Both God & the Devil Are in the Details

kooser book

Years ago, when I decided to dip a toe in the poetry waters, I purchased a book that has since become a favorite due to its practicality: Ted Kooser’s The Poetry Home Repair Manual. I occasionally go back and flip through it anew, amazed how the old appears new again and the read appears unread again thanks to time. That’s part of the book’s practicality, I think, and why it has a picture of well-used tools in a toolbox on its cover.

One of my favorite chapters is #9: “Working with Detail.” It may come ninth in the book, but its message is central not only to poets but to writers in general: Be specific. Kooser doesn’t leave it at that, however. Being specific alone isn’t good enough.

Instead of discussing the value of detail alone, Kooser promotes the unexpected detail. After excerpting Thea S. Kuticka’s poem, “Newcastle Bar & Grill,” as an exemplar, Kooser goes into teacher mode:

“Notice the value of unexpected, unpredictable detail, how it lends authenticity to the poem.

“If I were to ask each of you in turn to provide, from your imaginations, one or two details from a scene like this one, I’d expect you to come up with the obvious ones: cigarette butts in the ashtrays, a clock over the counter, the smell of grease, the clink of dishes, and so on, and soon, as we added detail upon detail, we would have assembled a kind of Norman Rockwell bar and grill. But it wouldn’t feel quite real because we would have built it from the predictable details, from our imaginations. There would be little about our imaginary scene to convince the viewer that any of us had ever been in this specific bar and grill. But if one of us dropped in just one unpredictable detail, say a cardboard box covered with Christmas paper, sitting on the end of the counter and filled with carburetor parts, the whole scene would gain in authenticity because somebody viewing our assembled scene would think, ‘Well, those poets must have been there, all right, to have seen that box on the counter.'”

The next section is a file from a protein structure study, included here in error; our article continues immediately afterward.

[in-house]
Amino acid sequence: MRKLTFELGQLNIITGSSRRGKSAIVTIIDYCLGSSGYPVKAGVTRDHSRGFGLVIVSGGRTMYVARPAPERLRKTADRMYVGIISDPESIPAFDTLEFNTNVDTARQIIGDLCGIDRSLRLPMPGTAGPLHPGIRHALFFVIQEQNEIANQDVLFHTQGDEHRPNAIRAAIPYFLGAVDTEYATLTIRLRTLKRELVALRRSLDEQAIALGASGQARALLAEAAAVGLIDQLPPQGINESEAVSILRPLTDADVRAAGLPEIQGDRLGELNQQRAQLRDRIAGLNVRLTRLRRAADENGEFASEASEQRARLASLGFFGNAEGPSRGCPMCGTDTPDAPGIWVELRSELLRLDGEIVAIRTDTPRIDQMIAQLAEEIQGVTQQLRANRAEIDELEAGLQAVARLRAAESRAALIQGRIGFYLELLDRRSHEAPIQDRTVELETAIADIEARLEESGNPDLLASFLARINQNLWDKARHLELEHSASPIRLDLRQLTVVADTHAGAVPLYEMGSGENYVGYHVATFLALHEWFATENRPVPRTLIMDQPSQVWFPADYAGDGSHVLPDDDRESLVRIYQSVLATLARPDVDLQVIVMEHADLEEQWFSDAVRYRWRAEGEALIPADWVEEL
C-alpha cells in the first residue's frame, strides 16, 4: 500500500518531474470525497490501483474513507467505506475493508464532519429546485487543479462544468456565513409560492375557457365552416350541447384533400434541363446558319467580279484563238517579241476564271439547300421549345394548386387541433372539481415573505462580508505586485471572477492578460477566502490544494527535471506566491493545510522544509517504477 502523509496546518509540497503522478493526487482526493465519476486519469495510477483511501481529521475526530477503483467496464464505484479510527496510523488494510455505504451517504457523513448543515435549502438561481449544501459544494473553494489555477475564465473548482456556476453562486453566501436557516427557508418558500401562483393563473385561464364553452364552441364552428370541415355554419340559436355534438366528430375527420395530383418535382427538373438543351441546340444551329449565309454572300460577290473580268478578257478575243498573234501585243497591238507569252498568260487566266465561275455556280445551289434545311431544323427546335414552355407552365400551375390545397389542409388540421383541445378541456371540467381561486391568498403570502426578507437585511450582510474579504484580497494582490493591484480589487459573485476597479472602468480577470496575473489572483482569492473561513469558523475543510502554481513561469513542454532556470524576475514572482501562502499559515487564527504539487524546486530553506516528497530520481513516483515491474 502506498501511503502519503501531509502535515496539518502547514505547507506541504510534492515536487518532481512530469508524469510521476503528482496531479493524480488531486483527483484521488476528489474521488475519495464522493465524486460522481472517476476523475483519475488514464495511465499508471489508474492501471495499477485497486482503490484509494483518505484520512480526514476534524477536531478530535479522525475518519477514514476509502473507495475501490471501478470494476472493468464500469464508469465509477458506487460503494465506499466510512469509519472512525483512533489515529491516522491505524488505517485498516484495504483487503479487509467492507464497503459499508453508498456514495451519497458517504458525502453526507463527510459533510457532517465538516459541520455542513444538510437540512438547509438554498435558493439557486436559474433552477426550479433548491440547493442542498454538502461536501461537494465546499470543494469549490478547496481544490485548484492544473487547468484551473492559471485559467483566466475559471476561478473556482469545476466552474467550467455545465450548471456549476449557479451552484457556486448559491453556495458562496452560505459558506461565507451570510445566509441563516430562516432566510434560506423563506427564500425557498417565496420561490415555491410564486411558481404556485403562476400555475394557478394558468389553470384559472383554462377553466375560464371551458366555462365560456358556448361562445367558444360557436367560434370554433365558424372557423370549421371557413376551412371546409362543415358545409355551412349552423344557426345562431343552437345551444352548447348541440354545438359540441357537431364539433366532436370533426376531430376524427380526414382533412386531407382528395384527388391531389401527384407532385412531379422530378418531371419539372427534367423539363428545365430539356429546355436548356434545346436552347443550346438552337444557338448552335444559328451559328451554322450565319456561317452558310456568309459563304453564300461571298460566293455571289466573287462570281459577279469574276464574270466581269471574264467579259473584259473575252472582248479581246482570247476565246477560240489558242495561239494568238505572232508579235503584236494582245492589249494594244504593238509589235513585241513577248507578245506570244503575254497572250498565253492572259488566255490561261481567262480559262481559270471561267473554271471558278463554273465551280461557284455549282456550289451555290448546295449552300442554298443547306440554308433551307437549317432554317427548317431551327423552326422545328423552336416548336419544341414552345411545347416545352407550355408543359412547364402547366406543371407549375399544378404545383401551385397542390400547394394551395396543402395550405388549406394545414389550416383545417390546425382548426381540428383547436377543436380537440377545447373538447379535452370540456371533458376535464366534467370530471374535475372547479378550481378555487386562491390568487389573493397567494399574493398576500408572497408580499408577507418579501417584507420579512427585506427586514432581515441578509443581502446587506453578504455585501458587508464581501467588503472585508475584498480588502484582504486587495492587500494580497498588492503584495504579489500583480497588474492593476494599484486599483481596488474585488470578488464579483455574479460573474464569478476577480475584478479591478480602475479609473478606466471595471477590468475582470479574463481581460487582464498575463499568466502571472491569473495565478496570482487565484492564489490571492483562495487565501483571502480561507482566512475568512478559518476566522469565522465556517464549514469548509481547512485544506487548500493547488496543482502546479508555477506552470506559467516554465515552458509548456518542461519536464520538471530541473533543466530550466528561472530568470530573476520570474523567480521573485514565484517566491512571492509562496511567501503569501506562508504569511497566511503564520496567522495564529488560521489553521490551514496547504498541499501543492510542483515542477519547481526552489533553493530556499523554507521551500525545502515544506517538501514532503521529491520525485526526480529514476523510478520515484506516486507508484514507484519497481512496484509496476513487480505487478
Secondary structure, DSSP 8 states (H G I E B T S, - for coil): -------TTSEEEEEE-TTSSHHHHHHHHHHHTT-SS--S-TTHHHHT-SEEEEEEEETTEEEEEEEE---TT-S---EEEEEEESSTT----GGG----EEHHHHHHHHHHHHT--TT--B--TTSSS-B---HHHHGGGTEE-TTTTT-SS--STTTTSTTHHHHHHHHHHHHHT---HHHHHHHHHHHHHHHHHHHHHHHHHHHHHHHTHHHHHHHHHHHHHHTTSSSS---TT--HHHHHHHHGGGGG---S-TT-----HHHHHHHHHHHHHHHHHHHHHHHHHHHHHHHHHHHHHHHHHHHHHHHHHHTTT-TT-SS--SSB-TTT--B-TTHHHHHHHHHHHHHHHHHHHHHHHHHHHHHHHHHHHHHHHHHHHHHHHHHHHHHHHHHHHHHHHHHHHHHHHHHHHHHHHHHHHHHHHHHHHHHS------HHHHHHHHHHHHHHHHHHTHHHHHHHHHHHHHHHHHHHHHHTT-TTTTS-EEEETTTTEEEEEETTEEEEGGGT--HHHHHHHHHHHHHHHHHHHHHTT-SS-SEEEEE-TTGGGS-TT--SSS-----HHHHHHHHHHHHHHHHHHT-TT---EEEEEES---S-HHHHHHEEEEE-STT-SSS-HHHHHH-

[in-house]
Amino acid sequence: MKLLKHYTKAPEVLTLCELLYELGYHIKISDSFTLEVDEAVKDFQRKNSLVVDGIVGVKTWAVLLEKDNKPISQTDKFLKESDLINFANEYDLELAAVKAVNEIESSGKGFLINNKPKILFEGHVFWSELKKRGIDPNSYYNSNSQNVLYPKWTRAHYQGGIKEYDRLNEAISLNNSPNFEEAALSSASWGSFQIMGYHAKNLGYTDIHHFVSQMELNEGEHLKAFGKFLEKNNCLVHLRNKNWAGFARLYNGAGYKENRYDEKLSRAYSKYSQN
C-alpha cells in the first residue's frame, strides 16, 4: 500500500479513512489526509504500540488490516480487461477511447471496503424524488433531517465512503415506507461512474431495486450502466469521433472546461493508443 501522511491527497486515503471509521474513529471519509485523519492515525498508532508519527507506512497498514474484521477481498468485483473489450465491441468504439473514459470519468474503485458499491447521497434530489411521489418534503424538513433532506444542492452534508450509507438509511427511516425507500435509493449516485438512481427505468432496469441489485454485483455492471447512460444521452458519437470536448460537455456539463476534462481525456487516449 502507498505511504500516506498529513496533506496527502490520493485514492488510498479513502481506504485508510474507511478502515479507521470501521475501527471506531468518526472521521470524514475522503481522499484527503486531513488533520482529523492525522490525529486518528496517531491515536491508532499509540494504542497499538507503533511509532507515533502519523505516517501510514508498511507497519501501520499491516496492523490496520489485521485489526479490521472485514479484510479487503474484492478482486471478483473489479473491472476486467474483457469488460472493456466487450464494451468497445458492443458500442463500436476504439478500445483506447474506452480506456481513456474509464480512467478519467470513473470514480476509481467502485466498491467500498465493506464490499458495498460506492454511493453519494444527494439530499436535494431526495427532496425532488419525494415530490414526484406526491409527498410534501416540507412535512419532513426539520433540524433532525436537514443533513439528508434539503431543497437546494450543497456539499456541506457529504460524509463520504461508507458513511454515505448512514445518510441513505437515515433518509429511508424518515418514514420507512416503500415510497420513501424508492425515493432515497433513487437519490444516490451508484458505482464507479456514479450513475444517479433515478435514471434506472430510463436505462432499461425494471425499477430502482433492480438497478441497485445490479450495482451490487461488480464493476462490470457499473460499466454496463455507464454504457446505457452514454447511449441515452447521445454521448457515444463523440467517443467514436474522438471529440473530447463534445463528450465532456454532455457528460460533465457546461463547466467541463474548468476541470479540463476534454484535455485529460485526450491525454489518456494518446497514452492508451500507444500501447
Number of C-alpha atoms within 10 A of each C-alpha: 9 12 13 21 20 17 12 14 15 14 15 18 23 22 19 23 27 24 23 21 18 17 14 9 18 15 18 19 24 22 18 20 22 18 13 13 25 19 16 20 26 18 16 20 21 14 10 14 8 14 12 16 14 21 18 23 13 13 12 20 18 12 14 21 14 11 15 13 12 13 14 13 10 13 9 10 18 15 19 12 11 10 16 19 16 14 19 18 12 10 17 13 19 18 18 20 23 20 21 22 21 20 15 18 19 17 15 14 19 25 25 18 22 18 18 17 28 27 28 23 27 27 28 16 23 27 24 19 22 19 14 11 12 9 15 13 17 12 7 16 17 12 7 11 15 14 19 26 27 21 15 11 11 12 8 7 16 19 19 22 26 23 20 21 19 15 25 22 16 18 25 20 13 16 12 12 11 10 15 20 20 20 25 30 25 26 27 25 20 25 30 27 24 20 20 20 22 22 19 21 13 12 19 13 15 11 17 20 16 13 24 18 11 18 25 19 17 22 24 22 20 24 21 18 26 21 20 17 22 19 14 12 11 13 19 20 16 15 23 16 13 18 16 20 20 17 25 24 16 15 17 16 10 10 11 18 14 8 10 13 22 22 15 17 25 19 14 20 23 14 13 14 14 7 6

Kooser goes on to share an anecdote about feedback he once received on an early poem. It came from the poet Robert Bly (note to self: How do these beginners get such established poets to read, much less critique, their drafts? Must find out!). Bly responded to Kooser’s poem by writing, quite bluntly, “You’re just making this up.”

Kooser elaborates: “He meant that I’d created the scene and experience from my imagination, sitting in my comfortable chair under my floor lamp. What I’d put there were the predictable things, the kinds of details the imagination finds easily. The imagination makes a lousy realist; it places in its scenes only those things that it prefers to see there. Bly was encouraging me to write from life, to go out and actually experience something and then write about that while its particular and unique detail was fresh in the mind.”

From here, Kooser goes on to the importance of naming things by their actual names (think of architecture around you, for instance, and how the carpenter who builds houses can name each one while we, as poets, can probably name only a fifth of them), and this is good advice.

Still, I like the unpredictable detail advice best. Why? Because it’s a good reminder about a bad habit. Because my imagination often tries to hijack my poems, written from a chair under a light as well, and just paint the canvas in hues of “expected” and “predictable,” too. It’s easier, after all, and the first draft of least resistance.

The moral of a story? Sometimes your imagination, usually considered the hero in writing lore, can work against you. Consider it guilty until proven innocent, then. And keep your eye peeled for details that set scenes and people apart from their counterparts.

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